Mark Safranski, friend and the Zenpundit, has published a post on the super-empowered individual. Below I reproduce the comment I made to Mark’s post with a few amendments for clarity.
Mark’s post may be a trifle backwards: features of modern economies can exist only within very narrow, fragile bands of technological and social conventions. Consider “Just In Time” inventory systems, outsourcing, offshoring of back office functions, and the shallow bench of most modern companies. These are all maximally vulnerable to disruptions in communications, transportation, and social networks.
It would be possible to create a more distributed, resilient economy capable of routing around potential disruptions but that would entail overturning privileges and strategies that form the support of some of the most powerful institutions in the country and in the world.
Mark’s two examples of super-empowered individuals couldn’t be more different. Archimedes exploited physical principles. Hitler exploited the economic, social, and political conditions he found around him.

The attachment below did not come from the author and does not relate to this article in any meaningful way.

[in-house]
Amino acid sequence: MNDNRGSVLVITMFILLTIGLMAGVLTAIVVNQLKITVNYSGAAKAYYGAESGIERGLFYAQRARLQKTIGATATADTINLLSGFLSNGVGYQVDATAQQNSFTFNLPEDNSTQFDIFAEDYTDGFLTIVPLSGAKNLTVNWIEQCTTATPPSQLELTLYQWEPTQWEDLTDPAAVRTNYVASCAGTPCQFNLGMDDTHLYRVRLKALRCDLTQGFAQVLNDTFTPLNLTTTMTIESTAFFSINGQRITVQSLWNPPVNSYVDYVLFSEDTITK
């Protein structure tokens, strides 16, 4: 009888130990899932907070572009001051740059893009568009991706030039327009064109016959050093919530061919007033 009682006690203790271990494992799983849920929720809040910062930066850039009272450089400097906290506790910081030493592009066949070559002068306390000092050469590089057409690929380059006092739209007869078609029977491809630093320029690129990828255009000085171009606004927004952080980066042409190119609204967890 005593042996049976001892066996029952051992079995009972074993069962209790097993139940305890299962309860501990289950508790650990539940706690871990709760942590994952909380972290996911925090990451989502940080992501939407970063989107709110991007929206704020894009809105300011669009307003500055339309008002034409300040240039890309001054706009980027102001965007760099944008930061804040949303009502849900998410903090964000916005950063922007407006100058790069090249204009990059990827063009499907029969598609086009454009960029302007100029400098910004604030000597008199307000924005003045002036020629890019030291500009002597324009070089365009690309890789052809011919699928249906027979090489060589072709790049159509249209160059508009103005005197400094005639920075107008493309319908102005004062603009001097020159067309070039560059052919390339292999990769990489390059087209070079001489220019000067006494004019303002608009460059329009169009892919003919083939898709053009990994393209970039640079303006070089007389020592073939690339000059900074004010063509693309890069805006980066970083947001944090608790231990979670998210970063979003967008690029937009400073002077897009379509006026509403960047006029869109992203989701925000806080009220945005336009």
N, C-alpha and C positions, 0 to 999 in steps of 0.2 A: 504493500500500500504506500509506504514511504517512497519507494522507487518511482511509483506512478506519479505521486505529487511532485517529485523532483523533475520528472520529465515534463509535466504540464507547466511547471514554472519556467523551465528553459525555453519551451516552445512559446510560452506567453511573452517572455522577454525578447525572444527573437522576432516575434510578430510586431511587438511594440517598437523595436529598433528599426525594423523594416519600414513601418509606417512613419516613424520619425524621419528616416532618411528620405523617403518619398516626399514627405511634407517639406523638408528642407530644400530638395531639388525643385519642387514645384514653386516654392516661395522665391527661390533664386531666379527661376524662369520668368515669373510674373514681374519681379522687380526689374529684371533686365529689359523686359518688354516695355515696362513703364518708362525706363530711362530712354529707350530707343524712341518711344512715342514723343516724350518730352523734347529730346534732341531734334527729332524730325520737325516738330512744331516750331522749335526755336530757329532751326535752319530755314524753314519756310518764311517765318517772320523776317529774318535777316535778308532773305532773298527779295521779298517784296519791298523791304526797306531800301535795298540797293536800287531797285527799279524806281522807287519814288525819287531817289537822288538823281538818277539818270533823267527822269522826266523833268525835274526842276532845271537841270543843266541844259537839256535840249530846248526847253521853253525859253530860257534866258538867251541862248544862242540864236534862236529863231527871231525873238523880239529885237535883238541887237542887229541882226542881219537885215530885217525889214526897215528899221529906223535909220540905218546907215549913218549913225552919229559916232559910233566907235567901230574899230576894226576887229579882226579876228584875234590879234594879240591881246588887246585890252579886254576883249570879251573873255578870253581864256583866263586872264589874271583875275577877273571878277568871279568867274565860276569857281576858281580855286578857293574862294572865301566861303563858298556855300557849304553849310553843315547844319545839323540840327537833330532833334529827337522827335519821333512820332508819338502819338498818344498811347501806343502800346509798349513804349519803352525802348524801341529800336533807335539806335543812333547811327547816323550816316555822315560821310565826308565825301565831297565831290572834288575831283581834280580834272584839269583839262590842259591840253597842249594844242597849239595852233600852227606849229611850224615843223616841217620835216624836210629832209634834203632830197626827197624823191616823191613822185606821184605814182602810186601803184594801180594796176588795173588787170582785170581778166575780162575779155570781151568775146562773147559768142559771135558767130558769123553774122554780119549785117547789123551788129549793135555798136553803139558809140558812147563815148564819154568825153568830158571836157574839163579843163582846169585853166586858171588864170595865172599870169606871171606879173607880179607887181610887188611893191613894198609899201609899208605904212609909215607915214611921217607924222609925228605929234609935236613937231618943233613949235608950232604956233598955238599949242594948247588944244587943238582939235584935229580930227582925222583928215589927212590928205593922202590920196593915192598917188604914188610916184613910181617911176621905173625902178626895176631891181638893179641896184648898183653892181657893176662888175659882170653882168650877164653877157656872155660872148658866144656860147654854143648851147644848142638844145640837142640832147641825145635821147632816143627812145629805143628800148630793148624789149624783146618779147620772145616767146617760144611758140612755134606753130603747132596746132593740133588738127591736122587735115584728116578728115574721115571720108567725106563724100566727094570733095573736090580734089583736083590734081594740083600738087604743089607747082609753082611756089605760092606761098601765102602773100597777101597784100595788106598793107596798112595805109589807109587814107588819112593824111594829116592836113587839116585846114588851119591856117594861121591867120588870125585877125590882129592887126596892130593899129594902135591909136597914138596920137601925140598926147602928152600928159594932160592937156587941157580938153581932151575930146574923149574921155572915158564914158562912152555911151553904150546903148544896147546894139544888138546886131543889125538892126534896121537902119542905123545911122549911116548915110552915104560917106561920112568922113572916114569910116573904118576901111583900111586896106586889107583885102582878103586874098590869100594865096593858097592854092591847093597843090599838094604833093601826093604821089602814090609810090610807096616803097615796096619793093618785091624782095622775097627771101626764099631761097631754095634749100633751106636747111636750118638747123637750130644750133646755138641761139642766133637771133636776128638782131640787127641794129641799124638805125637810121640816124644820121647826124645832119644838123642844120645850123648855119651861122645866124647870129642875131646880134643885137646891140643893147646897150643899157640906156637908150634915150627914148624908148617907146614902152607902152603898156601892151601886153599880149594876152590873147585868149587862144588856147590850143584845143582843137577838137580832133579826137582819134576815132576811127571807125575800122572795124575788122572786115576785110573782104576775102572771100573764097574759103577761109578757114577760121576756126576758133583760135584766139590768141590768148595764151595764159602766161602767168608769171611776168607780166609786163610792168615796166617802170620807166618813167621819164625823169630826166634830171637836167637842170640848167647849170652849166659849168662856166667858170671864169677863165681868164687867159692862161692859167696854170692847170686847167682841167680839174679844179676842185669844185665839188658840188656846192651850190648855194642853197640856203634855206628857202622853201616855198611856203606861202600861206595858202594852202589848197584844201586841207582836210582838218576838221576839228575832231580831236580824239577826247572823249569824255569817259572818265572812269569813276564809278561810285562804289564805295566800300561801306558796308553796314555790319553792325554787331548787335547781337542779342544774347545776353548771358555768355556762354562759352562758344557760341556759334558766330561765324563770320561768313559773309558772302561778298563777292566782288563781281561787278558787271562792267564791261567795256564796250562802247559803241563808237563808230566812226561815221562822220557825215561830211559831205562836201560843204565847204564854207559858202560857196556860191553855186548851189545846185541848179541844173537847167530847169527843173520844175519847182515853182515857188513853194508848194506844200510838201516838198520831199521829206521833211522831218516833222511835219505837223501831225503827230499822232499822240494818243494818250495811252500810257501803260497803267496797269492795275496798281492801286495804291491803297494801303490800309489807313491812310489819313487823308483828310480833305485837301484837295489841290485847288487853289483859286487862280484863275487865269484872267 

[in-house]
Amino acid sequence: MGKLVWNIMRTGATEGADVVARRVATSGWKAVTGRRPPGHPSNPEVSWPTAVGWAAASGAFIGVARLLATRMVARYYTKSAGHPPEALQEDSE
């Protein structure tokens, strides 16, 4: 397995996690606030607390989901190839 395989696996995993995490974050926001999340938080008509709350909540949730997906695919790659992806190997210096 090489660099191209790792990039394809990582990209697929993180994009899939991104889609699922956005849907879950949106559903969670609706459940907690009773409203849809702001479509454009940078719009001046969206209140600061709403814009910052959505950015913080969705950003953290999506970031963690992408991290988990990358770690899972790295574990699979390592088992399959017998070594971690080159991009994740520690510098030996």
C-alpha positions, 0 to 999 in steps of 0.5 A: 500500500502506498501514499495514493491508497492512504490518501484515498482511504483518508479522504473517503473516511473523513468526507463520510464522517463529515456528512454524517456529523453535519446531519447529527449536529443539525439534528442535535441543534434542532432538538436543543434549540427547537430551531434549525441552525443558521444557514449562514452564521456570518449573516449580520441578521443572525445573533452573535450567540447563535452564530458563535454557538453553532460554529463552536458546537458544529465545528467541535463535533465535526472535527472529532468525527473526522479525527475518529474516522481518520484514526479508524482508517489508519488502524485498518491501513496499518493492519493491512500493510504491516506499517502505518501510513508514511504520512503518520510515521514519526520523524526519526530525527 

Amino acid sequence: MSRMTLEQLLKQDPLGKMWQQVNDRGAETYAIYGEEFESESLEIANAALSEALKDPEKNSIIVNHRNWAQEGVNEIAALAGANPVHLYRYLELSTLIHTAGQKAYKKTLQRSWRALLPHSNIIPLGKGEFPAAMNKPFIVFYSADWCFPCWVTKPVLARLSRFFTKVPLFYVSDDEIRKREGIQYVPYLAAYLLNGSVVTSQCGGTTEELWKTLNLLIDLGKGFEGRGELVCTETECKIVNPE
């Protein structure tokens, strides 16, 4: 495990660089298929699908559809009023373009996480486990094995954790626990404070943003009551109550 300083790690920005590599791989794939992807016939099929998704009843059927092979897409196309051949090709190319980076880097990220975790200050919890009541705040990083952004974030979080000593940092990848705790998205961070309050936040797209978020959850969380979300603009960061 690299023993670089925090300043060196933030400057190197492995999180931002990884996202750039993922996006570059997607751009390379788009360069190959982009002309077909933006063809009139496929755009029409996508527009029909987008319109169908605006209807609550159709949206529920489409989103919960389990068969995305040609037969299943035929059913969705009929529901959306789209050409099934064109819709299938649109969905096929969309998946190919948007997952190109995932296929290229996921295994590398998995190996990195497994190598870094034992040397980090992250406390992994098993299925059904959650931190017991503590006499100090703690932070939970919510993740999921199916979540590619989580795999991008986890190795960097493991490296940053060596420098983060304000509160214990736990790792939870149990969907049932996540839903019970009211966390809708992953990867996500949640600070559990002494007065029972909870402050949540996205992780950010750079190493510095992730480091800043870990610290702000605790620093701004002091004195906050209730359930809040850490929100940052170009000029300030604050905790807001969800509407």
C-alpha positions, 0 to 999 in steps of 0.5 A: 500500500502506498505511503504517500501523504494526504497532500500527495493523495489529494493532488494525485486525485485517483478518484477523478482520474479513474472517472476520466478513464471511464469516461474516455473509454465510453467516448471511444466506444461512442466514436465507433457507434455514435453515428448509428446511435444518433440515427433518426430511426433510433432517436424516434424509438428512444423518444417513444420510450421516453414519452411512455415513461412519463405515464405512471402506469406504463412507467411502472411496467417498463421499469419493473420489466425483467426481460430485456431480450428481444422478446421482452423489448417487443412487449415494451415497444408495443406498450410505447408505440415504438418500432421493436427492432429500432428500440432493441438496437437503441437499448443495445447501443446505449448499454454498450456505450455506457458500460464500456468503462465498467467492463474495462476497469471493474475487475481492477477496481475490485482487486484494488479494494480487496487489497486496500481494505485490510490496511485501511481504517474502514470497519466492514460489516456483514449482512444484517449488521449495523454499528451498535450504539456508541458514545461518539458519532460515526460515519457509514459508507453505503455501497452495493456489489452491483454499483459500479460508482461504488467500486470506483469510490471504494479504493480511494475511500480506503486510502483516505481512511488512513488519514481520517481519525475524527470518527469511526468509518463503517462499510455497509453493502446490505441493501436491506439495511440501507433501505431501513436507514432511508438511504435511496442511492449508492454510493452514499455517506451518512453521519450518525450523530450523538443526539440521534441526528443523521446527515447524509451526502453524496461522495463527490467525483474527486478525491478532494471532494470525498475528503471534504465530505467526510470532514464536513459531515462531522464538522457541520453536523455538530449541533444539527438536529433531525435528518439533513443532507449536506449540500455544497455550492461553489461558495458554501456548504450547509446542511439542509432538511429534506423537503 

That, I think, is the mark of the contemporary super-empowered individual: a clever exploiter of the system. The examples of this are Bill Gates and Osama bin Laden. Bin Laden doesn’t have the ability to make weapons of his own, he buys them or exploits powerful technology belonging to others; nor does he employ these bombs himself, he inspires others to do his dirty work for him. He works as much through a â€œcollectivityâ€ as anybody.
Only the destructive potential of these super-empowered individuals, a feature not of their own will and capabilities but of the devastating power of the technology available to the societies they may bring down, are new. This very discussion began nearly 200 years ago and, at the time, Napoleon was the model for the discussion. Another possible illustration for Mark’s post rather than The Incredible Hulk (used in his post) might be David’s famous portrait of Napoleon (reproduced above).
Nietzsche explored the idea in his Also Sprach Zarathustra, delineating concepts like the urge to power, the urge to destruction, and self-transcendence.
But I think the definitive exploration of the question resides in Dostoeyevskiy’s Crime and Punishment. The isolation, madness, consciencelessness, and ultimate weakness of the superman is revealed there. Dostoeyevskiy’s superior sympathy with the human condition seconds the teachings of the Buddha and Jesus: conscience and compassion are essential.